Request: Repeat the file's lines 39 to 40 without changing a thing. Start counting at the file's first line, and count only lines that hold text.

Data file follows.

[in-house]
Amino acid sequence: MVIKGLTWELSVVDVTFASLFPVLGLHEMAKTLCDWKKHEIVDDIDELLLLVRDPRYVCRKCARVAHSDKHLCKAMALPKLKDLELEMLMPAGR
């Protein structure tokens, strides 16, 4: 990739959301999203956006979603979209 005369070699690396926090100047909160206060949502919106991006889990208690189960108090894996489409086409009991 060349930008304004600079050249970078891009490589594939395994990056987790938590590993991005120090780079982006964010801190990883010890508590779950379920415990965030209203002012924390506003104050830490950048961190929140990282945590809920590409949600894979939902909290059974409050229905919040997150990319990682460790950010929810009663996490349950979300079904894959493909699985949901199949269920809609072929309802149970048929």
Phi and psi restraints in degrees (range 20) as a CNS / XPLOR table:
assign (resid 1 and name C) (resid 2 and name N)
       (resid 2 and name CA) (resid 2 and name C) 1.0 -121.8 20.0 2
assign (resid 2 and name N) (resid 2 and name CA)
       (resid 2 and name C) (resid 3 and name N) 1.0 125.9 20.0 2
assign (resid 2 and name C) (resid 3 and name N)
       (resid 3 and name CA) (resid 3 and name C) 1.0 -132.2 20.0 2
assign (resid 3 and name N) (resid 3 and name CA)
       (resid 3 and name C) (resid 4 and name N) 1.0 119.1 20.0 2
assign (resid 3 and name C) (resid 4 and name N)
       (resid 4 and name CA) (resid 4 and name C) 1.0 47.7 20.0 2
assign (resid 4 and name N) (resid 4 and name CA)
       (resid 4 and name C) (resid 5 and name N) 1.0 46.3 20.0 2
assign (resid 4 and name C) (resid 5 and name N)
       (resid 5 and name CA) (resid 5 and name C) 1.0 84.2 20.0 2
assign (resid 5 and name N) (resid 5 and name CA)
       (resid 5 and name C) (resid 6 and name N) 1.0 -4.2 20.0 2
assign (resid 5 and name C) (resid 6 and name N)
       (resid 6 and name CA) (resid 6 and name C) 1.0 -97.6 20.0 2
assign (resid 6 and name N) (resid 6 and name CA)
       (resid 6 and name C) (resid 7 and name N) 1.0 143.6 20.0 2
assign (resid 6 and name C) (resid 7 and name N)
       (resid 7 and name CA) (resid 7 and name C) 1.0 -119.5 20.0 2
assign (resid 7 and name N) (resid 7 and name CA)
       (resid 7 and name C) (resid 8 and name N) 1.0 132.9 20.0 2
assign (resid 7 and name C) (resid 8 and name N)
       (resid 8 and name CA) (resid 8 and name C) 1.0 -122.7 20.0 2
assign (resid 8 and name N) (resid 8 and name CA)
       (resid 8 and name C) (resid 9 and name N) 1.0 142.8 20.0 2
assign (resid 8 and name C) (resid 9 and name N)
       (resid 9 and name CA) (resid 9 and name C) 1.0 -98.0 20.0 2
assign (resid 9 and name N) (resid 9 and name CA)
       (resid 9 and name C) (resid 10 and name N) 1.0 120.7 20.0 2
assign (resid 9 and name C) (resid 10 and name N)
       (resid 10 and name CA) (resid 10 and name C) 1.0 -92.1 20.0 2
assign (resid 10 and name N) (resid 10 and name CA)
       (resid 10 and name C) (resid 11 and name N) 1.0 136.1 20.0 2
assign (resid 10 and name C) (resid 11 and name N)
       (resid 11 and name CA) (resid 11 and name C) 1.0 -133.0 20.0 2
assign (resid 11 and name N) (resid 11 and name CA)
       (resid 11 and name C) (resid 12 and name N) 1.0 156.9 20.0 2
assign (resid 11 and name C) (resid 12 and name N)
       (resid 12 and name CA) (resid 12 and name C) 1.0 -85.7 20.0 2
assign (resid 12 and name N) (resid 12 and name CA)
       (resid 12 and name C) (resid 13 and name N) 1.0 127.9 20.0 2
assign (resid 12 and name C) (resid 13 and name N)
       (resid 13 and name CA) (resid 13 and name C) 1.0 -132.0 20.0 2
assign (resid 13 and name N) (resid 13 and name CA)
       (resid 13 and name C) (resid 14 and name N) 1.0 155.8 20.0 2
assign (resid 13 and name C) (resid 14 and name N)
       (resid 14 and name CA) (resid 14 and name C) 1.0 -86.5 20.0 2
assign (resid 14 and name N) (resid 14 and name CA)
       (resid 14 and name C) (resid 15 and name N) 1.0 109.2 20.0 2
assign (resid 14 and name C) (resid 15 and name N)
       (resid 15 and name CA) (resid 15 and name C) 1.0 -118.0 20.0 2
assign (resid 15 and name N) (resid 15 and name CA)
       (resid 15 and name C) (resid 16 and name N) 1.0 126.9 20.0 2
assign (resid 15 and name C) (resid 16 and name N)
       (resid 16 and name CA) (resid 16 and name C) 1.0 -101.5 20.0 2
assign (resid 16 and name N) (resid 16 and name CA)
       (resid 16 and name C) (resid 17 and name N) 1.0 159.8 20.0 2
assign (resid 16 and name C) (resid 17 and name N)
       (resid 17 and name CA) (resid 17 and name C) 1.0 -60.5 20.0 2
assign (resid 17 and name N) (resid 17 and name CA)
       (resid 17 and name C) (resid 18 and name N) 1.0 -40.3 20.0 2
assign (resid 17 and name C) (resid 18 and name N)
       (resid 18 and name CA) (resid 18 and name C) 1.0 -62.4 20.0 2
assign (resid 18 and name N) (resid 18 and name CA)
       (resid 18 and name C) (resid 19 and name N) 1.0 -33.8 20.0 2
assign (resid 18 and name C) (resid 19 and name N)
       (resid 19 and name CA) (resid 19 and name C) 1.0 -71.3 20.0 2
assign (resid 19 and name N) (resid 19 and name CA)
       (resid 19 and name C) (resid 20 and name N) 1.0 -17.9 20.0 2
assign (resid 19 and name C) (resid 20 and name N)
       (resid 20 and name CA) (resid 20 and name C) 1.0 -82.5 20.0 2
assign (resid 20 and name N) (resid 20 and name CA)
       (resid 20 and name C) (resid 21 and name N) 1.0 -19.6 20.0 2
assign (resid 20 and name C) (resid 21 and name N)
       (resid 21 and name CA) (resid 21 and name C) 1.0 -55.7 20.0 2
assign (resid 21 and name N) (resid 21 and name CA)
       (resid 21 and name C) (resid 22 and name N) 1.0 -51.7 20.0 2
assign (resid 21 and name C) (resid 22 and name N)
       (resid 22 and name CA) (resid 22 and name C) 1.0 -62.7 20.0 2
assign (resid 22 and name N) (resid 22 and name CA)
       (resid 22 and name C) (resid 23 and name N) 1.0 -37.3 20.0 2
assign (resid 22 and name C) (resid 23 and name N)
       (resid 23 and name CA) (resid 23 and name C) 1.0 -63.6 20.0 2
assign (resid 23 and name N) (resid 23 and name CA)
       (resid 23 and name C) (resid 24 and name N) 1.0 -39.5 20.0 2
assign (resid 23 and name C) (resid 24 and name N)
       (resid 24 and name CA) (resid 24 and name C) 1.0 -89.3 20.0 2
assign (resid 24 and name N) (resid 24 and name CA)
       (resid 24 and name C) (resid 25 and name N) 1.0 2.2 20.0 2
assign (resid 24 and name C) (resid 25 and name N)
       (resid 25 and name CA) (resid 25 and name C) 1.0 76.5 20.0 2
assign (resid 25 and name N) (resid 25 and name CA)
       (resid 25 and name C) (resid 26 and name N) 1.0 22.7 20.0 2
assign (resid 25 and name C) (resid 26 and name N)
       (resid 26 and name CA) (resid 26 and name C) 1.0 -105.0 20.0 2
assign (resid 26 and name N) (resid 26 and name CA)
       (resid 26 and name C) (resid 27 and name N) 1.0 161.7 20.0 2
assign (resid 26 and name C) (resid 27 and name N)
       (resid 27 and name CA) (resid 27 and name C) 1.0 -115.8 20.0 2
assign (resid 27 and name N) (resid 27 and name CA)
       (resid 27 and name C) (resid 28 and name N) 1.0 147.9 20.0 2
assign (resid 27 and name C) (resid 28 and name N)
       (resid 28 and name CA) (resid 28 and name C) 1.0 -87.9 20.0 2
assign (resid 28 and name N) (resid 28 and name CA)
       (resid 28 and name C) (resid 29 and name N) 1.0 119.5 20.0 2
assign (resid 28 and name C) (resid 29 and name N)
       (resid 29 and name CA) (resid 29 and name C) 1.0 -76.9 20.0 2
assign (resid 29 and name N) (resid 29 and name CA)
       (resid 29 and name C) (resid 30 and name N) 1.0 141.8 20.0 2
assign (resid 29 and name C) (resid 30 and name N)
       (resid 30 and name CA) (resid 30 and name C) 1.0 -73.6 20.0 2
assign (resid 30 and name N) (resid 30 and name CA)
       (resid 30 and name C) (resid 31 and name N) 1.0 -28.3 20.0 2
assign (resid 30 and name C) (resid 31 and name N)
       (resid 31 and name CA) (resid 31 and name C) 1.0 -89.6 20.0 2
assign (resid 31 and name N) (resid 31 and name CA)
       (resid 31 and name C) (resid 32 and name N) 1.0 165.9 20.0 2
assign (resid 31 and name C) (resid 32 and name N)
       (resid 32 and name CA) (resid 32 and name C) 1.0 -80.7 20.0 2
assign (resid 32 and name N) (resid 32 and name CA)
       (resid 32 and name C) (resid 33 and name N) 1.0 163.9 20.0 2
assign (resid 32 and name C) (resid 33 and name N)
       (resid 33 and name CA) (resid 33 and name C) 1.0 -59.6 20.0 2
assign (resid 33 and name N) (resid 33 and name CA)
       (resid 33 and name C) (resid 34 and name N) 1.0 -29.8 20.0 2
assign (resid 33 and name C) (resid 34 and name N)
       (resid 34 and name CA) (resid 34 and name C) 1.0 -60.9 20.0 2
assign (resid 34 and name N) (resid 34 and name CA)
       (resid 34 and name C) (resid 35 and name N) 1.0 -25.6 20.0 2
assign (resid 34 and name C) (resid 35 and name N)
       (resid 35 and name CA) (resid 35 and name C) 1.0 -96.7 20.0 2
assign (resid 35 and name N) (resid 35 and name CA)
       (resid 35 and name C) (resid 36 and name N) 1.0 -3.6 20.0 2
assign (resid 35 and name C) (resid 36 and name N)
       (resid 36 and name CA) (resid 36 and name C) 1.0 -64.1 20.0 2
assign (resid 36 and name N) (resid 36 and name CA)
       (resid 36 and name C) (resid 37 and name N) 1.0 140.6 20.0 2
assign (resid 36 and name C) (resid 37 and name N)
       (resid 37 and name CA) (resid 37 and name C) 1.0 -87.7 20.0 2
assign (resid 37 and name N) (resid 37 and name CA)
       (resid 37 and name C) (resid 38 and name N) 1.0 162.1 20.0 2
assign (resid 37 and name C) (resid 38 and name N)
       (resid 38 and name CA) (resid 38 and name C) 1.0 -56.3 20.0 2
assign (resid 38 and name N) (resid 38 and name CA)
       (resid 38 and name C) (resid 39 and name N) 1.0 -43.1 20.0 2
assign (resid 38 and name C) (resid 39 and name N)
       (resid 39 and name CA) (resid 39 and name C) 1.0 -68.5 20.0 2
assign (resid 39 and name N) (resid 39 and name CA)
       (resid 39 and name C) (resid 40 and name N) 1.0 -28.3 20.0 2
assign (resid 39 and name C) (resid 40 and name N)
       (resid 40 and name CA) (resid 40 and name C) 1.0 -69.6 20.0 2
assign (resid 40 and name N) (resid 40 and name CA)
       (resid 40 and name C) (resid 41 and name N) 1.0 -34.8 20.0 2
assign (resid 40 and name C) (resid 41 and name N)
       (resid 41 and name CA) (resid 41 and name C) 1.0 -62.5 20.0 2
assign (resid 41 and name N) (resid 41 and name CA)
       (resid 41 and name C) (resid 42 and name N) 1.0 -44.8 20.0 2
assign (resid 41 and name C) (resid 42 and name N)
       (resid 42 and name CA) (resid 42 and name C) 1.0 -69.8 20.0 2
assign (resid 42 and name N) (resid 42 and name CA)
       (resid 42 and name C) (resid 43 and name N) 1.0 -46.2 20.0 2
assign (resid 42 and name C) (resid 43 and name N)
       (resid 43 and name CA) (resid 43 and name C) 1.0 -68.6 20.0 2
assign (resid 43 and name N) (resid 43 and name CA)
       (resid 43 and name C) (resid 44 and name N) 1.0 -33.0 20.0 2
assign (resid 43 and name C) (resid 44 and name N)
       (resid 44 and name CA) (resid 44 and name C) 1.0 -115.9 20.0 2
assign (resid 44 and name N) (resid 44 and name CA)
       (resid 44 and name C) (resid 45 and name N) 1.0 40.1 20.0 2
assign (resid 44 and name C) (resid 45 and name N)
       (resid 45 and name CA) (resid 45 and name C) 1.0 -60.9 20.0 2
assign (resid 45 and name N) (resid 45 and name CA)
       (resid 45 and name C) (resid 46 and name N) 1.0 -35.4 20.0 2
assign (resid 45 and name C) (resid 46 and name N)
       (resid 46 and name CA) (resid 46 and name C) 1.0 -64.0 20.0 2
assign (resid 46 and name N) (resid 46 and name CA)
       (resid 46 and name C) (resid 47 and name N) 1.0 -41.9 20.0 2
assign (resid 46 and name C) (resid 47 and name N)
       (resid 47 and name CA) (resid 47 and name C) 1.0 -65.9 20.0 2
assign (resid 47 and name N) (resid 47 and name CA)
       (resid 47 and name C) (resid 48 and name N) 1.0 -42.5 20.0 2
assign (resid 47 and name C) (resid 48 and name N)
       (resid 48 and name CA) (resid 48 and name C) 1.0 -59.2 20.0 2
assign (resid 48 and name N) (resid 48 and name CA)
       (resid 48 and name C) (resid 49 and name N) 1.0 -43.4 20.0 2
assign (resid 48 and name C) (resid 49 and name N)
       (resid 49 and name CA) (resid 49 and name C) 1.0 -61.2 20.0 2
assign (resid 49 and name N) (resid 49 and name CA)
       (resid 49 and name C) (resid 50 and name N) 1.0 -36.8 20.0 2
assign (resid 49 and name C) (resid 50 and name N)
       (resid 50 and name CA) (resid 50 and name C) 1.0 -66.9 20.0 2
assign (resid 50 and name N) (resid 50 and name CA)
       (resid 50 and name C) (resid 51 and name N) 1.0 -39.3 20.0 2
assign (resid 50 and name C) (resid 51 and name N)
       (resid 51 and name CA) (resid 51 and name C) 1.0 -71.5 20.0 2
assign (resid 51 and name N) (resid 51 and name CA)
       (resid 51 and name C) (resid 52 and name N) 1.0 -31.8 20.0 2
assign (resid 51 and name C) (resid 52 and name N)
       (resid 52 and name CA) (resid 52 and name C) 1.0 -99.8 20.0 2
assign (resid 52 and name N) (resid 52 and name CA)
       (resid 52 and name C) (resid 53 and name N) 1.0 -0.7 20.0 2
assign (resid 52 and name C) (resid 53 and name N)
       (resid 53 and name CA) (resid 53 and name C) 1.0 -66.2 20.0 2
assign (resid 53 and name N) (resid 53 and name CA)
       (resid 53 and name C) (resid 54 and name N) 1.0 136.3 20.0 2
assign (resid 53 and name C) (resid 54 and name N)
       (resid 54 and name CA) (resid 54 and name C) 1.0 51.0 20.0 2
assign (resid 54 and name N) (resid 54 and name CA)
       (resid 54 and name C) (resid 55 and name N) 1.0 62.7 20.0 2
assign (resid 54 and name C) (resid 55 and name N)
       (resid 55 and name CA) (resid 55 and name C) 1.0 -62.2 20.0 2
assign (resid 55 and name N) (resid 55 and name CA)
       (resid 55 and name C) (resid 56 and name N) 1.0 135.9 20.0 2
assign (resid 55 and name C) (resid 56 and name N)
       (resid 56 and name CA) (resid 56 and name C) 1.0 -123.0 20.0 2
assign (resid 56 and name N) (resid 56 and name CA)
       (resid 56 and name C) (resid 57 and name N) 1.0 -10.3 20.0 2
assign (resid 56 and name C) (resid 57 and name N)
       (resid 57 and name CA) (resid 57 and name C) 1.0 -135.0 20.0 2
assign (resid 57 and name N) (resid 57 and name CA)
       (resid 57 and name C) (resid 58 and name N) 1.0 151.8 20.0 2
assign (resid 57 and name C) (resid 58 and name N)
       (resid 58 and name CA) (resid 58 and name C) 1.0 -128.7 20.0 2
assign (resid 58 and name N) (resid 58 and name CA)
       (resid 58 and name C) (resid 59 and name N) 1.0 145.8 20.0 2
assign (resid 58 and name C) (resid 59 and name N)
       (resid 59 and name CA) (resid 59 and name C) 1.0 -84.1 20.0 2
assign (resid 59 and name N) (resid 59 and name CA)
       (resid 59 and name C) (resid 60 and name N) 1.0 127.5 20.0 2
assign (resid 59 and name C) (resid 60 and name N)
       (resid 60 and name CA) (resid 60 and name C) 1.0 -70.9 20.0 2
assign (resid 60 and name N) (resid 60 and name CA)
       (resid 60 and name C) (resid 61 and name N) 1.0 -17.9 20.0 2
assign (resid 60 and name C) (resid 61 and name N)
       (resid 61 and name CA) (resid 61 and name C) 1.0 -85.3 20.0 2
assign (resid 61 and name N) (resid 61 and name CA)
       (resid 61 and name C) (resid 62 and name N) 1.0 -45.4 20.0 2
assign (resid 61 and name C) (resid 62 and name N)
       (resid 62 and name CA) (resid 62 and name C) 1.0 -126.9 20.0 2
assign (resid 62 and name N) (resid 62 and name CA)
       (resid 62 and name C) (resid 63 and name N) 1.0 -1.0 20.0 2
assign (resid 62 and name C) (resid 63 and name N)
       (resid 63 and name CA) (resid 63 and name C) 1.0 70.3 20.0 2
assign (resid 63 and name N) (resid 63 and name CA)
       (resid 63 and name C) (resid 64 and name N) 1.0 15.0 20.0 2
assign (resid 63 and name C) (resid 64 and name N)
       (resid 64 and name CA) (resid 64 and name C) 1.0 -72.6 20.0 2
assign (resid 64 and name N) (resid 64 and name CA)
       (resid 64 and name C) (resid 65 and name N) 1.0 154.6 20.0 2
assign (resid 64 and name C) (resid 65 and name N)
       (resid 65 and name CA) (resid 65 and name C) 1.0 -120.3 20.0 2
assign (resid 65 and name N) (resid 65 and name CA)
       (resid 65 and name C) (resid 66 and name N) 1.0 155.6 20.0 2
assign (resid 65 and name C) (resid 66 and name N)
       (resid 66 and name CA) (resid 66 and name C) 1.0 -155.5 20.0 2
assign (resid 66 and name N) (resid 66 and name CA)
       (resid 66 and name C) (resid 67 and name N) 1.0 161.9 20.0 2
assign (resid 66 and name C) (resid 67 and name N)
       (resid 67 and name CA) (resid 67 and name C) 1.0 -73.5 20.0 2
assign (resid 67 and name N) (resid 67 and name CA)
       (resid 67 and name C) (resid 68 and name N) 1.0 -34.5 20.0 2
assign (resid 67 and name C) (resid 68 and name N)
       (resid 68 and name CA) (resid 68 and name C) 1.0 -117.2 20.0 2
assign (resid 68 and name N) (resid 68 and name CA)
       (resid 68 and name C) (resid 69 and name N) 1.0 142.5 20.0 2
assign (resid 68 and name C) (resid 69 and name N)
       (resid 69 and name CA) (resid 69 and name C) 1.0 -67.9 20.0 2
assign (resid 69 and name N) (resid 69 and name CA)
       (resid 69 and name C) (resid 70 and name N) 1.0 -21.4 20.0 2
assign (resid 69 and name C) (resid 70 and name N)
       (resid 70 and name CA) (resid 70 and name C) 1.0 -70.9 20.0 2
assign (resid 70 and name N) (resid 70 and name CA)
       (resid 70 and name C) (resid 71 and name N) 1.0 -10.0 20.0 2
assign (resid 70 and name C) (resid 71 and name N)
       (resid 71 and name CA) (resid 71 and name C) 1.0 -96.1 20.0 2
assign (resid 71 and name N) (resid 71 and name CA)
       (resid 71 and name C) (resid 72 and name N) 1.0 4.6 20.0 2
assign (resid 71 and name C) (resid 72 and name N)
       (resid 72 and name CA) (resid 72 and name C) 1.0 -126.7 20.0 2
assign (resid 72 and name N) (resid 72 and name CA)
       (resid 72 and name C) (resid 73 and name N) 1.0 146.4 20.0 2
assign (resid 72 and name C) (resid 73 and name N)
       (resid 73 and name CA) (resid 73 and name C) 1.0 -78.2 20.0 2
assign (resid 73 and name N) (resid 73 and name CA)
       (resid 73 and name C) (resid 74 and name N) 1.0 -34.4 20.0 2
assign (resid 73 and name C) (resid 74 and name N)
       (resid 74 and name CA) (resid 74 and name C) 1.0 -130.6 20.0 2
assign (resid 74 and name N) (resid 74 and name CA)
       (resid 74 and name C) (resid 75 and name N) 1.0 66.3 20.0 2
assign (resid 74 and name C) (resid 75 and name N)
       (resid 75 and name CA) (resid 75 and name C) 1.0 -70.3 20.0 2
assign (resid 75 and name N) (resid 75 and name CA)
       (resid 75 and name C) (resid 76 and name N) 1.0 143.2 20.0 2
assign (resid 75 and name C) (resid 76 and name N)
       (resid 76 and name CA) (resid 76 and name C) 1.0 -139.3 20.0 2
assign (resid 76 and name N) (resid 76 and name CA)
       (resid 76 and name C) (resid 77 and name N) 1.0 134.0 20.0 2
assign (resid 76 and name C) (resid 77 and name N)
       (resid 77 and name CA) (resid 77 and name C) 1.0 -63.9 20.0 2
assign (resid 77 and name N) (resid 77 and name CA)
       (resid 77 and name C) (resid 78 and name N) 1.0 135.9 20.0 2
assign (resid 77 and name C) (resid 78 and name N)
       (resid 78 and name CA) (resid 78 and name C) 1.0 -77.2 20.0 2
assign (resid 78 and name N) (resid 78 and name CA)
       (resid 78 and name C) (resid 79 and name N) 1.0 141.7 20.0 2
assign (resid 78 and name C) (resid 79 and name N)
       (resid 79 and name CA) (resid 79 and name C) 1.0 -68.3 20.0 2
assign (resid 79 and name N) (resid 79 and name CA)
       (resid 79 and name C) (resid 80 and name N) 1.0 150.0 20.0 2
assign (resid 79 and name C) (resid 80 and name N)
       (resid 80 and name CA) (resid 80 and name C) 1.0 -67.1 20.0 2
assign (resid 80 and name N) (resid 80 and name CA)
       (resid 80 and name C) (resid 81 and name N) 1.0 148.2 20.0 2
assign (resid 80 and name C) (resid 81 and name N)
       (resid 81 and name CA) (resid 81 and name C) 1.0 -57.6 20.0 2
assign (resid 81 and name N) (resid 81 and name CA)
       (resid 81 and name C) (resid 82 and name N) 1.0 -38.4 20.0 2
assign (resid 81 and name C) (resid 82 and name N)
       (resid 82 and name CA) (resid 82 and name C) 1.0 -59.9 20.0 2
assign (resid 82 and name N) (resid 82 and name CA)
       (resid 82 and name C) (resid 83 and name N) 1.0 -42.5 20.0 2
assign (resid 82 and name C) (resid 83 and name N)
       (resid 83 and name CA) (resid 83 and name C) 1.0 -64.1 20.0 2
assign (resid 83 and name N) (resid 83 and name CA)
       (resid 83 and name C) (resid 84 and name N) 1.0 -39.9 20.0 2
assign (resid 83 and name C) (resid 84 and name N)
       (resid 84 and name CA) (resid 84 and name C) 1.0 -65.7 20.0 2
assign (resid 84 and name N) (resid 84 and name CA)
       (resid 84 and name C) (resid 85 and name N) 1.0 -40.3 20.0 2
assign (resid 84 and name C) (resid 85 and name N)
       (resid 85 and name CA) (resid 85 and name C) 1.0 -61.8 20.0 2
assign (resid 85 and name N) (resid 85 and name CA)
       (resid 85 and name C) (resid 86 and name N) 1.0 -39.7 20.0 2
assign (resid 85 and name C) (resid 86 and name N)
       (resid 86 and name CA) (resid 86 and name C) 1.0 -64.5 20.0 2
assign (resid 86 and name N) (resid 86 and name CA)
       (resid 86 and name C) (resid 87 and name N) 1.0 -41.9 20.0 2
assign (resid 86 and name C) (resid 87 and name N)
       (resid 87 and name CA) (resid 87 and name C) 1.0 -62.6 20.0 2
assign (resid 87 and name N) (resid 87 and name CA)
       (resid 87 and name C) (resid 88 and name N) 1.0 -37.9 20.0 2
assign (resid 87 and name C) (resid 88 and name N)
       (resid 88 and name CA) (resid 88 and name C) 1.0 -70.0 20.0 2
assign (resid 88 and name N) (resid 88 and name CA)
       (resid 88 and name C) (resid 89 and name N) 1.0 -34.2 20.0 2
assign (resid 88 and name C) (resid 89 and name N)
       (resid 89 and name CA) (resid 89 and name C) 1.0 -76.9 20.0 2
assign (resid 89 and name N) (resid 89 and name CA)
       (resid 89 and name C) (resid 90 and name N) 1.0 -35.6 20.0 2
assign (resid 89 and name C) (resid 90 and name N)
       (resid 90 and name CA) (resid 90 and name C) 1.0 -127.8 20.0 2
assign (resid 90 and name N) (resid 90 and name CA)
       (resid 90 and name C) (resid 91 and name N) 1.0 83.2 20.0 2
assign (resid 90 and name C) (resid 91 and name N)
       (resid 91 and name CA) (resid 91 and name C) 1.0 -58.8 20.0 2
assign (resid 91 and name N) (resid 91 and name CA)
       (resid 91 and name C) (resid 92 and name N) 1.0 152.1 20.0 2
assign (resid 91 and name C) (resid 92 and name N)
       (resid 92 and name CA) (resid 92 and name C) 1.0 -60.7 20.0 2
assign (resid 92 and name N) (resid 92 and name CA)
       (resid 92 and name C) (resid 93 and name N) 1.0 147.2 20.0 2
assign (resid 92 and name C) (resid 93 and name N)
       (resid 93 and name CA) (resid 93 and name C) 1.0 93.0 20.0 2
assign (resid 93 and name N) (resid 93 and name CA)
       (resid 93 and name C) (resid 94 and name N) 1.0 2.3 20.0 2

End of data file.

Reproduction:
assign (resid 10 and name N) (resid 10 and name CA)
       (resid 10 and name C) (resid 11 and name N) 1.0 136.1 20.0 2